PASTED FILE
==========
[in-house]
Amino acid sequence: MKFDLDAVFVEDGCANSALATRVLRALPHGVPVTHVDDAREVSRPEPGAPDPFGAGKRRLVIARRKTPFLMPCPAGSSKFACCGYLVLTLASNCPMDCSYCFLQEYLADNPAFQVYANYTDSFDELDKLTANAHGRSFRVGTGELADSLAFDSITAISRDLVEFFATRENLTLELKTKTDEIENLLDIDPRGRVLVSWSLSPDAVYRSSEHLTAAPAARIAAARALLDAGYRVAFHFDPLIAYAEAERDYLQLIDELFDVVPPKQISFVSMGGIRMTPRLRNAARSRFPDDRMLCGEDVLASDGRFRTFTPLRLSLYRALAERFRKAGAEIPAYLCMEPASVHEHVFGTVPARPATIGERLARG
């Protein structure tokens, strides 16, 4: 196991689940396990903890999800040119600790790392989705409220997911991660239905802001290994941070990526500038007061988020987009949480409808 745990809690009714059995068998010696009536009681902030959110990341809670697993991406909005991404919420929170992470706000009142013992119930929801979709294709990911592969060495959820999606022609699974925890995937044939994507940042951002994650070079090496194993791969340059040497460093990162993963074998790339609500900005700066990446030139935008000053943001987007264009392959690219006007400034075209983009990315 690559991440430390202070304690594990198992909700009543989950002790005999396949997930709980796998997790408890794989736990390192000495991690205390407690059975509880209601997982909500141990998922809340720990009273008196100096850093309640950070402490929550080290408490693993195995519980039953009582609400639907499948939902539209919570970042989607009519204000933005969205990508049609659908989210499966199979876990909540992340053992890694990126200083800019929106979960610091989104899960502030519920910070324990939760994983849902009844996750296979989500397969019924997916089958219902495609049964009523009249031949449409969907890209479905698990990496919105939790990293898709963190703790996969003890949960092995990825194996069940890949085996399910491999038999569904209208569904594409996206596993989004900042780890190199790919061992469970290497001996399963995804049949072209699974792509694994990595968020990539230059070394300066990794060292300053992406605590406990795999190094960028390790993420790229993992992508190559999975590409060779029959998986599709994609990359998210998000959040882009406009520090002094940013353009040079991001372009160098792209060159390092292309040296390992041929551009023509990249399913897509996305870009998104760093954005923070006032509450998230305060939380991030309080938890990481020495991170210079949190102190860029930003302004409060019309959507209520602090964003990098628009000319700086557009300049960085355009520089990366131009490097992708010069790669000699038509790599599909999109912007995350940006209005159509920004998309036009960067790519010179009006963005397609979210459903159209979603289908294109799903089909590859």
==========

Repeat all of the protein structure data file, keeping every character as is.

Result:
[in-house]
Amino acid sequence: MKFDLDAVFVEDGCANSALATRVLRALPHGVPVTHVDDAREVSRPEPGAPDPFGAGKRRLVIARRKTPFLMPCPAGSSKFACCGYLVLTLASNCPMDCSYCFLQEYLADNPAFQVYANYTDSFDELDKLTANAHGRSFRVGTGELADSLAFDSITAISRDLVEFFATRENLTLELKTKTDEIENLLDIDPRGRVLVSWSLSPDAVYRSSEHLTAAPAARIAAARALLDAGYRVAFHFDPLIAYAEAERDYLQLIDELFDVVPPKQISFVSMGGIRMTPRLRNAARSRFPDDRMLCGEDVLASDGRFRTFTPLRLSLYRALAERFRKAGAEIPAYLCMEPASVHEHVFGTVPARPATIGERLARG
């Protein structure tokens, strides 16, 4: 196991689940396990903890999800040119600790790392989705409220997911991660239905802001290994941070990526500038007061988020987009949480409808 745990809690009714059995068998010696009536009681902030959110990341809670697993991406909005991404919420929170992470706000009142013992119930929801979709294709990911592969060495959820999606022609699974925890995937044939994507940042951002994650070079090496194993791969340059040497460093990162993963074998790339609500900005700066990446030139935008000053943001987007264009392959690219006007400034075209983009990315 690559991440430390202070304690594990198992909700009543989950002790005999396949997930709980796998997790408890794989736990390192000495991690205390407690059975509880209601997982909500141990998922809340720990009273008196100096850093309640950070402490929550080290408490693993195995519980039953009582609400639907499948939902539209919570970042989607009519204000933005969205990508049609659908989210499966199979876990909540992340053992890694990126200083800019929106979960610091989104899960502030519920910070324990939760994983849902009844996750296979989500397969019924997916089958219902495609049964009523009249031949449409969907890209479905698990990496919105939790990293898709963190703790996969003890949960092995990825194996069940890949085996399910491999038999569904209208569904594409996206596993989004900042780890190199790919061992469970290497001996399963995804049949072209699974792509694994990595968020990539230059070394300066990794060292300053992406605590406990795999190094960028390790993420790229993992992508190559999975590409060779029959998986599709994609990359998210998000959040882009406009520090002094940013353009040079991001372009160098792209060159390092292309040296390992041929551009023509990249399913897509996305870009998104760093954005923070006032509450998230305060939380991030309080938890990481020495991170210079949190102190860029930003302004409060019309959507209520602090964003990098628009000319700086557009300049960085355009520089990366131009490097992708010069790669000699038509790599599909999109912007995350940006209005159509920004998309036009960067790519010179009006963005397609979210459903159209979603289908294109799903089909590859």